Arts & Culture


Putting the Fun in Fundamentalism

By Ruth Andrew Ellenson

Born-again Christian youth pastor Shari Putney is standing at the top of a stairway outside a theater in Hollywood, Calif., presiding over a group of young adults, decked out in a sequined, pale-blue mother-of-the-bride dress and a huge diamond cross. Clearly subscribing to the theory that the higher the hair, the closer to God, PutneyRead More


A Final Rush of Eloquence

By Harvey Shapiro

Deuteronomy approaches its close this week, and with it Moses, that great leader, who had been so chary of speech in his youth, gathers himself into a final rush of eloquence that is both a full-scale poem or song and a summing up of the story thus far. He delivers it to the entire congregation of Israel so that each person will know whereRead More


From A to Zorn: Musical Tributes To History

By Masha Leon

“Great Jewish Artists Perform Great Jewish Composers,” the September 7 concert at the 92nd Street Y, launched the weeklong New York Jewish Music & Heritage Festival celebrating the 350th anniversary of Jews in America.Festival founder and director Michael Dorf attributed the festival’s success to, among others: UJA-Federation’sRead More


Pop Music for the Yom Kippur Set

By Rick Harrison

Contemporary music and the Yom Kippur service might sound as though they go together like french fries and ice cream. But after enough hours on an empty stomach, unusual combinations start to grow on us. And after some time with “TekiYah,” the new CD of High Holy Days music from New York City’s Congregation B’nai Jeshurun, you just mightRead More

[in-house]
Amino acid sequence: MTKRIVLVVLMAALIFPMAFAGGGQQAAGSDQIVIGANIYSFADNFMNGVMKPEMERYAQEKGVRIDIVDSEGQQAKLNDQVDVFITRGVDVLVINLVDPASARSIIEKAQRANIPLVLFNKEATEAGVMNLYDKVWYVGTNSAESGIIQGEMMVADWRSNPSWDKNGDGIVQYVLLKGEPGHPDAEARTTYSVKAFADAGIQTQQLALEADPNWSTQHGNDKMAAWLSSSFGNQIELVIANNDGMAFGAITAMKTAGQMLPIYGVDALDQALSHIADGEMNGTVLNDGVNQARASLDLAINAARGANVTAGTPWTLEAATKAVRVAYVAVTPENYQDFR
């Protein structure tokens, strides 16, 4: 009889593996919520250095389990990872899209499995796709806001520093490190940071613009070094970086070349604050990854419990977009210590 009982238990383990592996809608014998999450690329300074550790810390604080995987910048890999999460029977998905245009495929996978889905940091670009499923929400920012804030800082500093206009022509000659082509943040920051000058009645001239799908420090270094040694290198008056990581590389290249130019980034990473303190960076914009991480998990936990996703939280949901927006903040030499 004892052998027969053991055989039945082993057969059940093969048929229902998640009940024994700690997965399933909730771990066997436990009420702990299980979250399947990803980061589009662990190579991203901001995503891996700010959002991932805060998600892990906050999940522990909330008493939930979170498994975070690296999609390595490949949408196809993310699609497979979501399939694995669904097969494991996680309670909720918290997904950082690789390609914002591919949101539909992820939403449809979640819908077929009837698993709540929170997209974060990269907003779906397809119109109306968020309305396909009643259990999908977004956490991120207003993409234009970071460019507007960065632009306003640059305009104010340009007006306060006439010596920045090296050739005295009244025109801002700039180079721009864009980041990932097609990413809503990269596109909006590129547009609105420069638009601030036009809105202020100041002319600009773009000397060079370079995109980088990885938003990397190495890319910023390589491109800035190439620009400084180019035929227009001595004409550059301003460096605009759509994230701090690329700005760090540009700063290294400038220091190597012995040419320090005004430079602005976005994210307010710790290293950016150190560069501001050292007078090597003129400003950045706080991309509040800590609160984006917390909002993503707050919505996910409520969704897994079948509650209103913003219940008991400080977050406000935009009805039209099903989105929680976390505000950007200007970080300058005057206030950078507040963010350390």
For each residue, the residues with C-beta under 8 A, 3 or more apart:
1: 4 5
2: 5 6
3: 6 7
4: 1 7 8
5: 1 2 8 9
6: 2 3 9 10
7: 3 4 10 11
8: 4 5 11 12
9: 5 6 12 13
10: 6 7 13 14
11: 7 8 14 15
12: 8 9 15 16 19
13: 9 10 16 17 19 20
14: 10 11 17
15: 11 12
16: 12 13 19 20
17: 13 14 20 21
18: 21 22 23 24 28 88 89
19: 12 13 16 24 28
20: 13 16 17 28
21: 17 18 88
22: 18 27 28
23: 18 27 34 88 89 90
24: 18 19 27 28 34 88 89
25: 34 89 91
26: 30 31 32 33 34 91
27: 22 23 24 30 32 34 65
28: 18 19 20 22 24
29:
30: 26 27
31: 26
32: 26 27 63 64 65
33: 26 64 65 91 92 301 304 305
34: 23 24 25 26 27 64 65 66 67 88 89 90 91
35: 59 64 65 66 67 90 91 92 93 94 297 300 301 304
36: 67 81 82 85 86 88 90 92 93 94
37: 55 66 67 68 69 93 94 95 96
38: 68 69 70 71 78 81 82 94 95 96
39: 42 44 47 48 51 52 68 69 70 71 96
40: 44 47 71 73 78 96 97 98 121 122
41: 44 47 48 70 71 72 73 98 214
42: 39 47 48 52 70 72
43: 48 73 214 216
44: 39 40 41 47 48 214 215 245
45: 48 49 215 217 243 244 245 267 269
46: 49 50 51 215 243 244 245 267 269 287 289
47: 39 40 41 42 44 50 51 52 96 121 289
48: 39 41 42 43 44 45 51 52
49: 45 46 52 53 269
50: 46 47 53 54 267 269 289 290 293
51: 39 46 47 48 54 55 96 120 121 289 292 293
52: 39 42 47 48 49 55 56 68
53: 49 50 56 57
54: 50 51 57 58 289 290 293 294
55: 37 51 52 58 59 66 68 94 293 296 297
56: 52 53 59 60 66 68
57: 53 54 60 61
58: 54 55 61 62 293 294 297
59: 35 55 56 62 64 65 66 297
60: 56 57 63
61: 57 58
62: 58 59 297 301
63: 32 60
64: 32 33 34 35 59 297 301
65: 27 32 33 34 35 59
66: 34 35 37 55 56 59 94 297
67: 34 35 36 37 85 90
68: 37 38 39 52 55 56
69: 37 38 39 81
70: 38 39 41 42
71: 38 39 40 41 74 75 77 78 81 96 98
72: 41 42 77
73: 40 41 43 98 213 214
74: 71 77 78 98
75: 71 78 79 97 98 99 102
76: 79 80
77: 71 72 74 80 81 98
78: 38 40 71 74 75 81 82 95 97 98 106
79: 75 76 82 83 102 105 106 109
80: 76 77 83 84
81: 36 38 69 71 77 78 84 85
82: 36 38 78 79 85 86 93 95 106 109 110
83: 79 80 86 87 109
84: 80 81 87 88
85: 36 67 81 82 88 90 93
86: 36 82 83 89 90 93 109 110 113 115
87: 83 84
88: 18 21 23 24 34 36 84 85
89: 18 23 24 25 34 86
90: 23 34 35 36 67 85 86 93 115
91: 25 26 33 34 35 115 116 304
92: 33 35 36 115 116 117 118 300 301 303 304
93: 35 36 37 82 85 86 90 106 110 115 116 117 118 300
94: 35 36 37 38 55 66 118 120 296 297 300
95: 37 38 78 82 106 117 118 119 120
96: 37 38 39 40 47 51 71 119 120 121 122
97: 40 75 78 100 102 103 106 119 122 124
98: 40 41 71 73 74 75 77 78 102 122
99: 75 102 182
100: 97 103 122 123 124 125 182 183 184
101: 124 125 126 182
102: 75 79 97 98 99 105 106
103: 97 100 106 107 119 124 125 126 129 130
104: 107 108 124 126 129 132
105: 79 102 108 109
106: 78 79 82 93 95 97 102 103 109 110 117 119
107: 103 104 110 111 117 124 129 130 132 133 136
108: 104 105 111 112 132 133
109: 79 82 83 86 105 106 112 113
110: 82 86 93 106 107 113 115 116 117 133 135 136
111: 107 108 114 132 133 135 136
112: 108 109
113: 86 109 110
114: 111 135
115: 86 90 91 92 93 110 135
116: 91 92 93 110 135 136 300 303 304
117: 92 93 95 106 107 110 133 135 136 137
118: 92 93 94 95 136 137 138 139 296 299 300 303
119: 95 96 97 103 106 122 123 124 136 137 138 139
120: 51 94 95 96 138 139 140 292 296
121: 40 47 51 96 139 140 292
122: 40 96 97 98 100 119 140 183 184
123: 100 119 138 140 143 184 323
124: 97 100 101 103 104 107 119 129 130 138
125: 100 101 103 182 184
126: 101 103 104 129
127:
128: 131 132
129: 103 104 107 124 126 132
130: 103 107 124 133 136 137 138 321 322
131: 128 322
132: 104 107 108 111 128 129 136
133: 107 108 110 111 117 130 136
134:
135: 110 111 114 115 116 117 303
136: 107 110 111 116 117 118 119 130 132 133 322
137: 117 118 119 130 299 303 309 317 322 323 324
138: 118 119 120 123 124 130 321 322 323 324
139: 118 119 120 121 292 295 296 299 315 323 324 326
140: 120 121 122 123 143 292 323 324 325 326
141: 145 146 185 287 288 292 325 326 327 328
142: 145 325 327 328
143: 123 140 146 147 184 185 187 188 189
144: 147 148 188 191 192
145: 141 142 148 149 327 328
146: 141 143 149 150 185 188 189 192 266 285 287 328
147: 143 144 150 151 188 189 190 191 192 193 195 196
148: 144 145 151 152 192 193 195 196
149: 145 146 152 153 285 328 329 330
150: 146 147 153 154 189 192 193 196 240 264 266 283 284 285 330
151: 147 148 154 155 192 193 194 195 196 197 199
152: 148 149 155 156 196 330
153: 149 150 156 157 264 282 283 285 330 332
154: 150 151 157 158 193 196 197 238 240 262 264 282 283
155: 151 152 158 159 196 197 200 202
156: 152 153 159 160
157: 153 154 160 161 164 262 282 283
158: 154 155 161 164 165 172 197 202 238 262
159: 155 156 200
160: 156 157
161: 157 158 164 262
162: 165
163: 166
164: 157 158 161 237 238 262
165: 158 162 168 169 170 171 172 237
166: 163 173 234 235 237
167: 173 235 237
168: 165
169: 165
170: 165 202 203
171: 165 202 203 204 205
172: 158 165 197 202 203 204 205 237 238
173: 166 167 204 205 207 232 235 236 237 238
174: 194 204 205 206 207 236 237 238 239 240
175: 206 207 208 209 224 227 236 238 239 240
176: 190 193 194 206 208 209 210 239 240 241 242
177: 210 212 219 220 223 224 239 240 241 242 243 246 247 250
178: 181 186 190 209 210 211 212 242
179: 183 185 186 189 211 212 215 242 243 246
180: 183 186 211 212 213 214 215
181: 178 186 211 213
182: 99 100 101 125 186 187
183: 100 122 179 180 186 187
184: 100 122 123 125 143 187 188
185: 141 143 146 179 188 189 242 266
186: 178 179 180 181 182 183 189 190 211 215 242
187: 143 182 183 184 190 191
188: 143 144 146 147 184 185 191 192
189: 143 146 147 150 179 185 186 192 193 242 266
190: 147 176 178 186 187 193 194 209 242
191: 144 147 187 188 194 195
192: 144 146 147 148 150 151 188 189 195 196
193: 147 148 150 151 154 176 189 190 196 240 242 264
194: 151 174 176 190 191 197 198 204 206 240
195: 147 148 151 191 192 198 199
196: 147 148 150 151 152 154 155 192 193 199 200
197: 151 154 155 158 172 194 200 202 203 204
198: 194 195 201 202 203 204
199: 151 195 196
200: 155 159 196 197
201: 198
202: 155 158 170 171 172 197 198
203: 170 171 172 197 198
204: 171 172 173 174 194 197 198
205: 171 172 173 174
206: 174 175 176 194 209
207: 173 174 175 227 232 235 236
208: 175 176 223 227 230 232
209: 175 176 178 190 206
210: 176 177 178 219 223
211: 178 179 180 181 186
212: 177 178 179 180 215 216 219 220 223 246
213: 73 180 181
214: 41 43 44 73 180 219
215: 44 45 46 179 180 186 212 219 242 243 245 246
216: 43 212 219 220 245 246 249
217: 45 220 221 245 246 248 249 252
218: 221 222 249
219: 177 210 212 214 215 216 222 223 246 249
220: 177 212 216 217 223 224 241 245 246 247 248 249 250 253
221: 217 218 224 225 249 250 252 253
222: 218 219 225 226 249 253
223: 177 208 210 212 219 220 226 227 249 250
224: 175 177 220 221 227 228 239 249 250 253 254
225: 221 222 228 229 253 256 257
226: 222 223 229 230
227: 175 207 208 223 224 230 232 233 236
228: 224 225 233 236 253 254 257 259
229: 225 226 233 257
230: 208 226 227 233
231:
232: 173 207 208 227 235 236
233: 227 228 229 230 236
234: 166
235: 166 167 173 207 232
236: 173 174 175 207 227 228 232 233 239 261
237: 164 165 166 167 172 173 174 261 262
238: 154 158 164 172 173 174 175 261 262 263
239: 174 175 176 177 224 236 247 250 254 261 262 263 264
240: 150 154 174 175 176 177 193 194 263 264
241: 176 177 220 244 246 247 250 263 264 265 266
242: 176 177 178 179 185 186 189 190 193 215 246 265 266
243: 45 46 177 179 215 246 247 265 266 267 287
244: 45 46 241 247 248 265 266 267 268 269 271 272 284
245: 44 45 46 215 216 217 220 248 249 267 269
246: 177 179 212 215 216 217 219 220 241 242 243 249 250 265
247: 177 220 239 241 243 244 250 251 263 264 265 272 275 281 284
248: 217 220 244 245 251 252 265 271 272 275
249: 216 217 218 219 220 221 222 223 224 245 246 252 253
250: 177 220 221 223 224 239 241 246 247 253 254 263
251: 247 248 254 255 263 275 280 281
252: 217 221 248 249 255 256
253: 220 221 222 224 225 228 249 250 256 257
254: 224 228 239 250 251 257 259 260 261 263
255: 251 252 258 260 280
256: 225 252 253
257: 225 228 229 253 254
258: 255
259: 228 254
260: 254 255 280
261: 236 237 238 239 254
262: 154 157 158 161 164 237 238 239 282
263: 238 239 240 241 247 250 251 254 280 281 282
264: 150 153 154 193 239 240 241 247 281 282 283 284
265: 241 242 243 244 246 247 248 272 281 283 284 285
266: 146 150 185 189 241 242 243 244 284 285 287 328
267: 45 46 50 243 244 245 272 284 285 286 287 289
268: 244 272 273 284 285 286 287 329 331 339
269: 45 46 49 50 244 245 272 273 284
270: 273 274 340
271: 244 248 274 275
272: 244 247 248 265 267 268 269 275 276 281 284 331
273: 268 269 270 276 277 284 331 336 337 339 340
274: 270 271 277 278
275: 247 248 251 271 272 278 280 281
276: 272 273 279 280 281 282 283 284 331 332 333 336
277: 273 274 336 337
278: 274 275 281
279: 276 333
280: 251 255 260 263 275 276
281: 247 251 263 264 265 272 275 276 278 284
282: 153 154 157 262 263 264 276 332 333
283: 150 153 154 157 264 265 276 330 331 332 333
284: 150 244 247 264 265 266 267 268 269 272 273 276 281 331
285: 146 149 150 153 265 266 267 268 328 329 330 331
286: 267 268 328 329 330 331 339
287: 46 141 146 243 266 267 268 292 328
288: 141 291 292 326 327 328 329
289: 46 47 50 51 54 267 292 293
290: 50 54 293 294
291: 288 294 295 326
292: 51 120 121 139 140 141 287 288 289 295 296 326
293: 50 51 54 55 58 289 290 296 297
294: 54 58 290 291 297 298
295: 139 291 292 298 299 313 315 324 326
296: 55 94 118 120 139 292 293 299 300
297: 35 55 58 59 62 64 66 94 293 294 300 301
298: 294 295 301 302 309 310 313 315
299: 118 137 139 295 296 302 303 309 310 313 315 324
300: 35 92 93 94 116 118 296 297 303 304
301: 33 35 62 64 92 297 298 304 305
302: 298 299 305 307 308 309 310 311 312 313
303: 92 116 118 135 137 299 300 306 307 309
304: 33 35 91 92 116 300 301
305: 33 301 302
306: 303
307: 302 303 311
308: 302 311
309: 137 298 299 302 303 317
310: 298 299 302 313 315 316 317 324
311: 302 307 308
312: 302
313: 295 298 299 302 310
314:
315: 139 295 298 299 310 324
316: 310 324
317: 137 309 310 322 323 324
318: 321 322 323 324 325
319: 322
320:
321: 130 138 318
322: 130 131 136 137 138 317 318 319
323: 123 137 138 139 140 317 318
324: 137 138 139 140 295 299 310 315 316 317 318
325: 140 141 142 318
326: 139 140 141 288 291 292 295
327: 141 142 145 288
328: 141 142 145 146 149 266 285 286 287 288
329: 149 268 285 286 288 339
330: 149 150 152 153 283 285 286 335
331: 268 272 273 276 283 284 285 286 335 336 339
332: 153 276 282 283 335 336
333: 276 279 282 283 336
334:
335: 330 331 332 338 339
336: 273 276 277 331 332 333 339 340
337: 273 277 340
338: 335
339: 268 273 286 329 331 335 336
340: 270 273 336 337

Yom Kippur

By David J. Litvak

The world is filled with mavens. Diminutive Dr. Ruth is the world’s foremost sex maven. Isaac Mizrahi is a fashion maven. Donald Trump is a business maven. Thomas Friedman is a political maven. And with the recent publication of his timely new book, “On Apology” (Oxford University Press), which is based on the study of moreRead More


For Once in Your Life, Go Ahead: Make a Tsimmes!

By Matthew Goodman

Though it is mostly derived from German and the Slavic languages, Yiddish is written in Hebrew characters, which are notoriously tricky to transliterate into English. As evidence, we need cite but a couple of examples: the disputable bubbe-mayseh (bobeh-myseh? bube-maiseh? there is no end to the tale) and the unfortunate nebbish (which could, poorRead More


Reuniting Refugees Upstate

By Masha Leon

“I’ve just come back from the 60th reunion of the “Oswego Refugees,” an excited 93-year-old Ruth Gruber told me on the phone. Gruber (foreign correspondent, photographer, author of 14 books) was referring to the August 4-6 weekend at Oswego, N.Y., at which 38 of the nearly 1,000 refugees she shepherded August 4, 1944, to “Fort Ontario”Read More


The Choice We Confront

By David Curzon

If I were asked to recite the Torah while standing on one leg, I would repeat the summary formulation to be found at the end of this week’s portion, Nitzavim/VaYelekh. While standing on one leg, I would say — conflating Deuteronomy 30:15 and 30:19 — that the essence of the Torah is this, in the standard translation: See, I set before youRead More


Sabra Madonna: Meet Israel’s Pop Diva

By Loolwa Khazzoom

Sarit Hadad is focused on the wide screen in front of her, looking intently at the final production of her music video for “Rak Ata” (“Only You”). She has just returned from Romania, where the fast-paced, high-drama clip was shot. “This is MTV material,” declares one of her staff at the conclusion of theRead More


Ozick Returns, Still Aflush With Ideas

By Benjamin Balint

Heir to the Glimmering World By Cynthia Ozick Houghton Mifflin, 310 pages, $25. * * *Cynthia Ozick, the fiercely and fearsomely intelligent critic and novelist, has based her latest work of fiction on Winnie-the-Pooh. More precisely, the new book is inspired by the story of Christopher Robin Milne (1920-1996), whose father, A.A.Read More


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